Earlier this week Newark Mayor Cory Booker tweeted his support for Fenty, stating "I am supporting Fenty in Washington DC – I hope you will consider doing so as well." Sixty-three of his followers obliged by retweeting the message. Citing Fenty's education leadership, Booker tweeted again on Wednesday, writing "@fenty2010's ed reform efforts have given hope 2 cities across the country. Can you retweet your support for Mayor Fenty?"
A Clarus poll released Wednesday evening indicated that D.C. City Council Chairman Vincent Gray leads Fenty 45 to 38 percent among likely Democratic primary voters, with 14 percent undecided. Fenty, now touting himself as the underdog, could use the boost that Booker hopes to provide.
The mayoral primary in DC will take place in five days. Since Democrats comprise a majority in DC, the winner of the Democratic primary on September 14 will be considered the favorite in the general election this November.
[cnn-photo-caption image= http://i2.cdn.turner.com/cnn/2010/images/08/30/art.fenty.file3.gi.jpg caption =" A new poll reveals Washington D.C. Mayor Adrian Fenty is trailing his Democratic opponent by seven points."]Washington (CNN) - With six days to go until a crucial mayoral primary in the District of Columbia, a new survey suggests Mayor Adrian Fenty is fighting for his political life.
A Clarus Poll released Wednesday evening indicates that challenger and D.C. City Council Chairman Vincent Gray leads Fenty 45 to 38 percent among likely Democratic primary voters, with 14 percent undecided. Gray's seven point advantage is within the poll's sampling error. Since Democrats dominate elections in the city, the winner of the September 14 Democratic primary will be considered the overwhelming favorite in the November general election.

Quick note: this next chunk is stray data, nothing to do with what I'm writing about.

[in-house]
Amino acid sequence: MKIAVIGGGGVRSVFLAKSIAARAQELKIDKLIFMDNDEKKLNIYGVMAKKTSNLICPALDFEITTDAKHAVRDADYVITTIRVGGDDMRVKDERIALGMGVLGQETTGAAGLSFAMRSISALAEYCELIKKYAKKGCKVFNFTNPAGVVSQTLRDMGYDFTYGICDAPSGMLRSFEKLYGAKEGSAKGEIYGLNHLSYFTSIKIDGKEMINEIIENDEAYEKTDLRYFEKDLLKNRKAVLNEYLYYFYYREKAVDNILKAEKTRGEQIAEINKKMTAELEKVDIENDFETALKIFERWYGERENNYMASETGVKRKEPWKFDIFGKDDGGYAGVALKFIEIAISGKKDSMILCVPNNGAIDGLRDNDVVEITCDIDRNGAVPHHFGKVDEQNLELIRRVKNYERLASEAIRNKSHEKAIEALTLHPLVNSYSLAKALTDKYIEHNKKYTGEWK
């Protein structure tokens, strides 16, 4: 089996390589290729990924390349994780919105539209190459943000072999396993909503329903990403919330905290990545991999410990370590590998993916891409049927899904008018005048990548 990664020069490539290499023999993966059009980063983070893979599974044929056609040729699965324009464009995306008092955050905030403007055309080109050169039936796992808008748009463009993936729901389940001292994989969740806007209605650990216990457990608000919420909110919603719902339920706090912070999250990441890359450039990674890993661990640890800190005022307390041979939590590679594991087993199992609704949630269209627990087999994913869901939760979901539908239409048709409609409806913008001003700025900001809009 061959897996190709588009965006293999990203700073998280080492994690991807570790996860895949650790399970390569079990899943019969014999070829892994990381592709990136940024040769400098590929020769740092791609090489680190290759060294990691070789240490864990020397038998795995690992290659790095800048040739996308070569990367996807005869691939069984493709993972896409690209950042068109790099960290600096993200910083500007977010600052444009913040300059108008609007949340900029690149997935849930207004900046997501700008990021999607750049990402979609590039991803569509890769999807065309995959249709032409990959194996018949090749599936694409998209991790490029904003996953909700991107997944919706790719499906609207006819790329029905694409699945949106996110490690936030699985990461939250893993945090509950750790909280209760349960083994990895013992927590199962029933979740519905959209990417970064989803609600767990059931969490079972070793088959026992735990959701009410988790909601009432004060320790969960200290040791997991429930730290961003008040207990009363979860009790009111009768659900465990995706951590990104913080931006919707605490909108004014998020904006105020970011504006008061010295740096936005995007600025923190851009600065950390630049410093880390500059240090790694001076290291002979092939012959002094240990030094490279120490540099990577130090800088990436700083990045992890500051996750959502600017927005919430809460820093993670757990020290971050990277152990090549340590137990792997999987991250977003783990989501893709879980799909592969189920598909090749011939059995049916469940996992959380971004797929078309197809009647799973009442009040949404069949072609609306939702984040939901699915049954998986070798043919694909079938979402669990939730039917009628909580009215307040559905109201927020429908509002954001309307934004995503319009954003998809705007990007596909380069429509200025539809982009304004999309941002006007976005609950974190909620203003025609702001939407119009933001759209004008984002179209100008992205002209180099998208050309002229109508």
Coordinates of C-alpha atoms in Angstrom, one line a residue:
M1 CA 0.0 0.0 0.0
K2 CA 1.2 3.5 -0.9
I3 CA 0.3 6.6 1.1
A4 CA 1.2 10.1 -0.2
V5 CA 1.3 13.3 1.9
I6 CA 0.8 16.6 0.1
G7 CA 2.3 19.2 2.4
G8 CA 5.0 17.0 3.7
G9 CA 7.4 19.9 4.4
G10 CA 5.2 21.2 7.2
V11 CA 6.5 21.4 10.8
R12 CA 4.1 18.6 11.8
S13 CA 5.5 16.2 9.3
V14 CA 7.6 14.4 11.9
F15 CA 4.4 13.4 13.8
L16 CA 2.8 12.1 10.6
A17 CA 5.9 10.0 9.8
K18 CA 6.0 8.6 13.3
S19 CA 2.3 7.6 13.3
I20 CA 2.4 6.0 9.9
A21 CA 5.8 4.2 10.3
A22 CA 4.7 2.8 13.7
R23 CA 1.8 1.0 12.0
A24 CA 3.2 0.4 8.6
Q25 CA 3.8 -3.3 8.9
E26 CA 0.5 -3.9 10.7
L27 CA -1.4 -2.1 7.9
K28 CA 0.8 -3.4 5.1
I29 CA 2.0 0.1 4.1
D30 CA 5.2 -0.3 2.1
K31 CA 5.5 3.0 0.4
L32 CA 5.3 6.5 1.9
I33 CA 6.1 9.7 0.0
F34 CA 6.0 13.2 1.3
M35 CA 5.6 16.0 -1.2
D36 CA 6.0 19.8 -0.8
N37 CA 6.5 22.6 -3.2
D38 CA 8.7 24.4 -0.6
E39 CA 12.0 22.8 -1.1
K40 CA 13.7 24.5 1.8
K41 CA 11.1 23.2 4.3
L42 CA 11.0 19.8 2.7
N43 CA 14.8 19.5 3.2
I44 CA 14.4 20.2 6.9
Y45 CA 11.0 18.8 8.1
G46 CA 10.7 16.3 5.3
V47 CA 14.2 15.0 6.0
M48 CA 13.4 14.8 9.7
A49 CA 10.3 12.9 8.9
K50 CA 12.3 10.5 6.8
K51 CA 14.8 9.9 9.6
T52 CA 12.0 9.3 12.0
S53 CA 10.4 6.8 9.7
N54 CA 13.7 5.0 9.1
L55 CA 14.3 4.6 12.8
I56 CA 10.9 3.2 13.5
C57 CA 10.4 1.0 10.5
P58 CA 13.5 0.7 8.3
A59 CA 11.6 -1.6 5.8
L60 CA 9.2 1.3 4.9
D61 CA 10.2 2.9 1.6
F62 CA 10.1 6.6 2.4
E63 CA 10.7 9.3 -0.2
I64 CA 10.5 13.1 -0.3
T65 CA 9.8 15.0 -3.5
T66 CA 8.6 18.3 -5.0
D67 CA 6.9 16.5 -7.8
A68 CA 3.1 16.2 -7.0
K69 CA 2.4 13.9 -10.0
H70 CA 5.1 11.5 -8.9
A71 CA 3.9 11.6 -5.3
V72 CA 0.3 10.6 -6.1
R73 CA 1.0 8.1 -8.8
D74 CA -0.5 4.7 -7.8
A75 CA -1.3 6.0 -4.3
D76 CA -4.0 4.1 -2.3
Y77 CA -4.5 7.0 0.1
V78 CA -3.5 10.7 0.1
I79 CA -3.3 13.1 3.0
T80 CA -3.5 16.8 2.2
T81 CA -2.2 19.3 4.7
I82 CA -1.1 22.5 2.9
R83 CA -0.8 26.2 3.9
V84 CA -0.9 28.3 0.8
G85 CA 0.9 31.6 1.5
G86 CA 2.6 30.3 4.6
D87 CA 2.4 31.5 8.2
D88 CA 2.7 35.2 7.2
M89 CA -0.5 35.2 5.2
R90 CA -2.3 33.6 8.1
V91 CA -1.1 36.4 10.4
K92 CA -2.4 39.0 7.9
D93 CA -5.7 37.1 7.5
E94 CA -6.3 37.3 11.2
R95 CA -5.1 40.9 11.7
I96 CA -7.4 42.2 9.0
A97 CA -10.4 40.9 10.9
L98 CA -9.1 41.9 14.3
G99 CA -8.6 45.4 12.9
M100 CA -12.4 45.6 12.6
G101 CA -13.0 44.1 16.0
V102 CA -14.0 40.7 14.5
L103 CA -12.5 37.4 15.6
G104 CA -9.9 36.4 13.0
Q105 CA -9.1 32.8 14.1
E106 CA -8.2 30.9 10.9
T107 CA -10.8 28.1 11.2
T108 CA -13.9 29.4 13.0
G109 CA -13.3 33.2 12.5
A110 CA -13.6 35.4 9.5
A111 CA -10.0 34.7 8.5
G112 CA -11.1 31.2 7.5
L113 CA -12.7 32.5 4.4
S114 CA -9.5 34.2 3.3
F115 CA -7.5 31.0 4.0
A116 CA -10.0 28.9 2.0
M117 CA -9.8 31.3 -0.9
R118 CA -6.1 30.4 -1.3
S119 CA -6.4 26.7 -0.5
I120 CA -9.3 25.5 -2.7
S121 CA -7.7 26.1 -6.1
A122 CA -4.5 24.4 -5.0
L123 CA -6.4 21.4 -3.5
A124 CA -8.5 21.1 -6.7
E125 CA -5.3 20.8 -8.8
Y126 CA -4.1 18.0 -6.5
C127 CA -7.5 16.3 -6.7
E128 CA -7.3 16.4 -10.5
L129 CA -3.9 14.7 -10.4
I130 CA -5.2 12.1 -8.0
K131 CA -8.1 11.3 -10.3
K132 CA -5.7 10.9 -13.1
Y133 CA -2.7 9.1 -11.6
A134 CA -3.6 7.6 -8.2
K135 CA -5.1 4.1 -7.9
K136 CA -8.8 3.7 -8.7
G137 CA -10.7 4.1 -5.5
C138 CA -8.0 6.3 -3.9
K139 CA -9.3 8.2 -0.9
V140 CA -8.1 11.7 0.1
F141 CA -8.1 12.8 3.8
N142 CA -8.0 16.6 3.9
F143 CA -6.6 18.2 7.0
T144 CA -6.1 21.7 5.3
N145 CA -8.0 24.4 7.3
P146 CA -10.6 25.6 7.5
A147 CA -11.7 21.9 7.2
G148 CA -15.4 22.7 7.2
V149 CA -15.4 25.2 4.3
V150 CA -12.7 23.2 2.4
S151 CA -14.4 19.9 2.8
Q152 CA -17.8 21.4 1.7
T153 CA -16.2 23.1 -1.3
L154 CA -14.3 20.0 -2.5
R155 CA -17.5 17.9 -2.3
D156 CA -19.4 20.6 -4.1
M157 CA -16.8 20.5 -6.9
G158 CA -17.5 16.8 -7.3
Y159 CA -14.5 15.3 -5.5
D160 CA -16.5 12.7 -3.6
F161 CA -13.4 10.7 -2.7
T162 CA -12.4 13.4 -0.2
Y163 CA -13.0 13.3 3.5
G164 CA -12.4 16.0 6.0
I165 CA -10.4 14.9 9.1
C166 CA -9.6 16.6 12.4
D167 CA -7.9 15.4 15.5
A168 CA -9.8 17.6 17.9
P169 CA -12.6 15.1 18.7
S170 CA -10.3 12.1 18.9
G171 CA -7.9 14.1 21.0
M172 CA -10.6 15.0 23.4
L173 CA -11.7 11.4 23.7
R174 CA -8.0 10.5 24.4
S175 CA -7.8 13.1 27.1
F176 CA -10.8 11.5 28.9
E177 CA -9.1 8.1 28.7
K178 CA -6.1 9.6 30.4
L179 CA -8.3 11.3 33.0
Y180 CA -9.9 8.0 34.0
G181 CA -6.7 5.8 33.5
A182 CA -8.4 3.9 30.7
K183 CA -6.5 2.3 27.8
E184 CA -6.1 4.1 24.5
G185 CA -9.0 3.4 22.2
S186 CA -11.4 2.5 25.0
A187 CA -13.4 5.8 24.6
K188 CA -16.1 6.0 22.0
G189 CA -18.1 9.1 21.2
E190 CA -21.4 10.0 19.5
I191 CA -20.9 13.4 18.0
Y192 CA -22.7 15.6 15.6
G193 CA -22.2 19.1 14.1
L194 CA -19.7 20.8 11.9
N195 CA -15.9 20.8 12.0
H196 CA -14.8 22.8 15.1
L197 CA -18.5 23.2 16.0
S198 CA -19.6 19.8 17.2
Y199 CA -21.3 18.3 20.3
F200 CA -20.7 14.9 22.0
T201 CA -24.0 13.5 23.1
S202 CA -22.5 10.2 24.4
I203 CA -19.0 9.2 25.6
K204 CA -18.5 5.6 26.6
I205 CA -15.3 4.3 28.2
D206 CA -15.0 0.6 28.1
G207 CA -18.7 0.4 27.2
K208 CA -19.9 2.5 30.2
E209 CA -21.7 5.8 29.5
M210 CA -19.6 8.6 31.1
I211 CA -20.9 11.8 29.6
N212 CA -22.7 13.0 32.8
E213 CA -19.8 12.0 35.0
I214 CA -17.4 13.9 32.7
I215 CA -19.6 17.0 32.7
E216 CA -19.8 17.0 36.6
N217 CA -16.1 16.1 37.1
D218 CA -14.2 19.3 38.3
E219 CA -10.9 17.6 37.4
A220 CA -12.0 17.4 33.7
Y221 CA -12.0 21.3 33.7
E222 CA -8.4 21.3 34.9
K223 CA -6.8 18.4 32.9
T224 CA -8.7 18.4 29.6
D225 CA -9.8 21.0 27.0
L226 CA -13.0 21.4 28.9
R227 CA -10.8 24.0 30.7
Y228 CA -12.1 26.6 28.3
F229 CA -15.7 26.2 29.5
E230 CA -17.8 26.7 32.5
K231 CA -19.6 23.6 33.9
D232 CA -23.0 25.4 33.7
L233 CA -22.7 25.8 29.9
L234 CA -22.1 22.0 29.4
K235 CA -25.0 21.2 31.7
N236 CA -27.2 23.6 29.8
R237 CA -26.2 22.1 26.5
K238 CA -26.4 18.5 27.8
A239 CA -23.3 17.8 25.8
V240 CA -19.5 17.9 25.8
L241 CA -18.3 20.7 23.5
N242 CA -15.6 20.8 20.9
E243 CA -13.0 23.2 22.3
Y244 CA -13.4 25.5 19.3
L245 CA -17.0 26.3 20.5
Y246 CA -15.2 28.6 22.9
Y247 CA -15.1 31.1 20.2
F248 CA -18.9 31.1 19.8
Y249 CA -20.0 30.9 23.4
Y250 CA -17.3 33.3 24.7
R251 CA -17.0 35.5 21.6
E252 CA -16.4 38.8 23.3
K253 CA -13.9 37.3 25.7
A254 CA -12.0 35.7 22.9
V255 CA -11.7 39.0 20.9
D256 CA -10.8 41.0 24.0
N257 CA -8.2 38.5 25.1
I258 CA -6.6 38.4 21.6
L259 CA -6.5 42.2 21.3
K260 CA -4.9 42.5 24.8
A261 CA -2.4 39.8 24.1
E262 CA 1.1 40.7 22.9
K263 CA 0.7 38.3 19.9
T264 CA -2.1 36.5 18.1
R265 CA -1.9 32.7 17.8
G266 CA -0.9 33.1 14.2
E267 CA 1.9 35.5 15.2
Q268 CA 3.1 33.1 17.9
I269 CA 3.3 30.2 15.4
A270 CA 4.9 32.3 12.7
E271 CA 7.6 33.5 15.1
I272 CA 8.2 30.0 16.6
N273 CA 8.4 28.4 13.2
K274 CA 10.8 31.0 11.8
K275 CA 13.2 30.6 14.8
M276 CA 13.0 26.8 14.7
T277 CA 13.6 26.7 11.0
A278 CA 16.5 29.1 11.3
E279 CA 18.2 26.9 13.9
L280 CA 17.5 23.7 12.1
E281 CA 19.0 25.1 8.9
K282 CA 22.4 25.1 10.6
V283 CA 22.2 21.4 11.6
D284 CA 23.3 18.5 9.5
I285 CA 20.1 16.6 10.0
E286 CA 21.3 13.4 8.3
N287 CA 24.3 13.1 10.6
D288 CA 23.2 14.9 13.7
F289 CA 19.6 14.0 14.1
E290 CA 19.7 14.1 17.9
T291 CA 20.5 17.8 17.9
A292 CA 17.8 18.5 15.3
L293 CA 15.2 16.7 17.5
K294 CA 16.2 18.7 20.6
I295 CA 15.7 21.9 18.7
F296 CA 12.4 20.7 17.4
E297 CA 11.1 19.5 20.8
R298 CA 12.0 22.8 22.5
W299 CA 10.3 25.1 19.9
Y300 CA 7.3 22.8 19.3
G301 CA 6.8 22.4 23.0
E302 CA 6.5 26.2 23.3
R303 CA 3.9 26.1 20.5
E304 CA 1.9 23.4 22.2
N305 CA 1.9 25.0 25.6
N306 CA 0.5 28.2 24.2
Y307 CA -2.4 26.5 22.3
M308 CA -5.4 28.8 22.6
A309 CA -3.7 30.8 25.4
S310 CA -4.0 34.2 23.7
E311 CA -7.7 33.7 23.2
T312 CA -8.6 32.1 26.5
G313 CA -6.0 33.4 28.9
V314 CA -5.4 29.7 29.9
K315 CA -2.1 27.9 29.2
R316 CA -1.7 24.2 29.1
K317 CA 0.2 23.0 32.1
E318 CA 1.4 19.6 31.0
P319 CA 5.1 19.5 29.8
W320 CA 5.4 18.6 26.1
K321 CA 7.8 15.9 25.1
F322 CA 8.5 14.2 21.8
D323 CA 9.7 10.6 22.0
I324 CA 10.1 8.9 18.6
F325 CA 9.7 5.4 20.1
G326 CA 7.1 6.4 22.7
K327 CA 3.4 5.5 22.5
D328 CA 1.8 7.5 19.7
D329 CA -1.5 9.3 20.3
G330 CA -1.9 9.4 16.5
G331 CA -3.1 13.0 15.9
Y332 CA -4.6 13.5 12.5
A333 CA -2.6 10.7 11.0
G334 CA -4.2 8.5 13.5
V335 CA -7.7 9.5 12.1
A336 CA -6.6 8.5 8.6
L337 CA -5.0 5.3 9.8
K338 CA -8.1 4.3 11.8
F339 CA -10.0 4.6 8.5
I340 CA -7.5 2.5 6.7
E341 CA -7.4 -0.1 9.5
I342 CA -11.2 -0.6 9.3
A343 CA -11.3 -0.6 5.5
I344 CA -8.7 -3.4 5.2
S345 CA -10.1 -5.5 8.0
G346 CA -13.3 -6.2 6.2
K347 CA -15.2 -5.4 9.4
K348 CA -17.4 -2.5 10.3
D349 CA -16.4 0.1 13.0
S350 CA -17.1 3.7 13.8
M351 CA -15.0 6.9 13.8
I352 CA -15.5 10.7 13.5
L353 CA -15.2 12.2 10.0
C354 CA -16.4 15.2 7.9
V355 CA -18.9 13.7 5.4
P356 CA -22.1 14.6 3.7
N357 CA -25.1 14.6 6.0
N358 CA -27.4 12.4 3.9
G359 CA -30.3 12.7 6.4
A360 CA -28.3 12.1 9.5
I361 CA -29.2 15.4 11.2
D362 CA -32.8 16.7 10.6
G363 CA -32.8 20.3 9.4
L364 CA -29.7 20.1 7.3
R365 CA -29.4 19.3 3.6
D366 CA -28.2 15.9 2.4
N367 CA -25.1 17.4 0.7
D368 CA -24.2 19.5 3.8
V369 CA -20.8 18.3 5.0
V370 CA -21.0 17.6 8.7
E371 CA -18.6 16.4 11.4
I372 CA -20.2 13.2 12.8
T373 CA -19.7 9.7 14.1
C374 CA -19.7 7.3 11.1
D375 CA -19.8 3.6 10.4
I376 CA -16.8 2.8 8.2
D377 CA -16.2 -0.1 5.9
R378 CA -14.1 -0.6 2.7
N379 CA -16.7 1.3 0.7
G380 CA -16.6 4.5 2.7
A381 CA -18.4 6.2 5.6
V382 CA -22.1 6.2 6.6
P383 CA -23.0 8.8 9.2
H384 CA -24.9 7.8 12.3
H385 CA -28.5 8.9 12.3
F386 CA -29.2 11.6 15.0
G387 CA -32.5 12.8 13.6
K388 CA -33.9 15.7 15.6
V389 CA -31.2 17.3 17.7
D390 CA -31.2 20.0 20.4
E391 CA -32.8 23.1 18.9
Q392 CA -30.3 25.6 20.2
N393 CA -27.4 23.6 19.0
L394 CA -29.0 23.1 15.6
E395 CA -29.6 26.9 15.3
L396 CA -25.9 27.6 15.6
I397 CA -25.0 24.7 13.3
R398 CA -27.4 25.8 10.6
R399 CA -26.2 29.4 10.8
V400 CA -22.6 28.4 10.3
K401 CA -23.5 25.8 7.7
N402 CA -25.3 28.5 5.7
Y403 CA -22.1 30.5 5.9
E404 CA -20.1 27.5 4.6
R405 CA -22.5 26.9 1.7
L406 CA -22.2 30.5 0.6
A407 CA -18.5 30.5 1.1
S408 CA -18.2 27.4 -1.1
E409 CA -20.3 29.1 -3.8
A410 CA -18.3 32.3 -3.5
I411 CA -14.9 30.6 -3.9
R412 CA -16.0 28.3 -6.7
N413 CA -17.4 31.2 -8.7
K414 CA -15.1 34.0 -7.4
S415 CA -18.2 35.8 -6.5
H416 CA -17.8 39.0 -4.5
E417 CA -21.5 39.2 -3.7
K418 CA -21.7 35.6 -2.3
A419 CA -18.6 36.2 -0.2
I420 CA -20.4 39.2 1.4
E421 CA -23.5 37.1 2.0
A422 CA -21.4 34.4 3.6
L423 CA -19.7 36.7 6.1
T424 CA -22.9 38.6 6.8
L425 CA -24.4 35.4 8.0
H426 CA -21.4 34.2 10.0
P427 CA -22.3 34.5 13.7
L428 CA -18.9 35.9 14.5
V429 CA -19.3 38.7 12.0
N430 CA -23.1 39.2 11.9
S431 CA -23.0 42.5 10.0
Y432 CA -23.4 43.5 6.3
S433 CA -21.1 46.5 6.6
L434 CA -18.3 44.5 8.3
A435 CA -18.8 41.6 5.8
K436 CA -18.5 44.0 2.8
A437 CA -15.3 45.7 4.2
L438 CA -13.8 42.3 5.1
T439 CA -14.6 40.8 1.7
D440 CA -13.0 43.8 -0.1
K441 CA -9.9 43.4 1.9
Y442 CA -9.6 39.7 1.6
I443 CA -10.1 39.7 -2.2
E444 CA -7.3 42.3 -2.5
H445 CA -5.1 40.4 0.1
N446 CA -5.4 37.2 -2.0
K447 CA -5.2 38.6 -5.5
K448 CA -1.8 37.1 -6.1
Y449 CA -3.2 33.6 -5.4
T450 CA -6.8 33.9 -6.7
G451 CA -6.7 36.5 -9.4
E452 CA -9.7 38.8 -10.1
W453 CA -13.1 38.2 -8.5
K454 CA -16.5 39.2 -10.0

The Clarus poll follows by eight days a Washington Post survey that indicated Gray held a 13 point advantage over Fenty among registered Democratic voters and held a 17 point margin among those likely to vote in the Democratic contest.
According to the Clarus poll, Gray, who jumped into the race in late March, leads Fenty by a 62 to 17 percent margin among African American voters, with Fenty holding a 68 to 22 percent advantage among white voters. Fifty-five percent of the survey's sample was African American and 38 percent was white. The Washington Post poll also indicated a large racial divide.
[cnn-photo-caption image= http://i2.cdn.turner.com/cnn/2010/images/08/30/art.fenty.file3.gi.jpg caption =" A new poll shows Washington D.C. Mayor Adrian Fenty trailing his Democratic challenger by 13 points."]Washington (CNN) - Early voting begins Monday in the District of Columbia, 15 days before the crucial primaries.
The start of early voting comes one day after a new Washington Post poll indicates Mayor Adrian Fenty trails his Democratic challenger, City Council Chairman Vincent Gray, by double digits. Since Democrats dominate elections in the city, the winner of the Democratic primary will be considered the overwhelming favorite in the November general election.
According to the survey, Gray leads Fenty 49 to 36 percent among registered Democratic voters. But his lead swells to 53 to 36 percent among those likely to cast ballots in the Democratic primary.
The poll indicates that most Democrats polled give the mayor credit for his accomplishments during his term in office and say he brought needed change to the city. But voters are split on whether Fenty, who's running for a second term, is willing to listen to different points of view and whether he understands the problems of people like them. And by a 13-point margin, a plurality say the mayor's not honest and trustworthy.
[cnn-photo-caption image= http://i2.cdn.turner.com/cnn/2010/images/07/13/art.adrianfenty.file5.gi.jpg caption ="A top supporter of incumbent Washington D.C. Mayor Adrian Fenty compared his re-election bid to the crucifixion of Jesus Christ."]Washington (CNN) - It's probably a bad move to compare your preferred candidate in a mayoral race to Jesus – especially when city streets seem to have more potholes than the Old City has stones.
But that's exactly what happened in the Washington, D.C. mayor's race over the weekend, when a top supporter of incumbent Adrian Fenty likened the mayor's tough re-election fight to the crucifixion of Christ.
Fenty is in danger of losing a costly Democratic primary battle against city council chairman Vincent Gray.
Ron Moten, a community activist and key Fenty ally, took to a campaign rally at RFK Stadium on Sunday and blasted Gray as a "flip-flopper" who will turn back the progress made by Fenty, who was elected in 2006.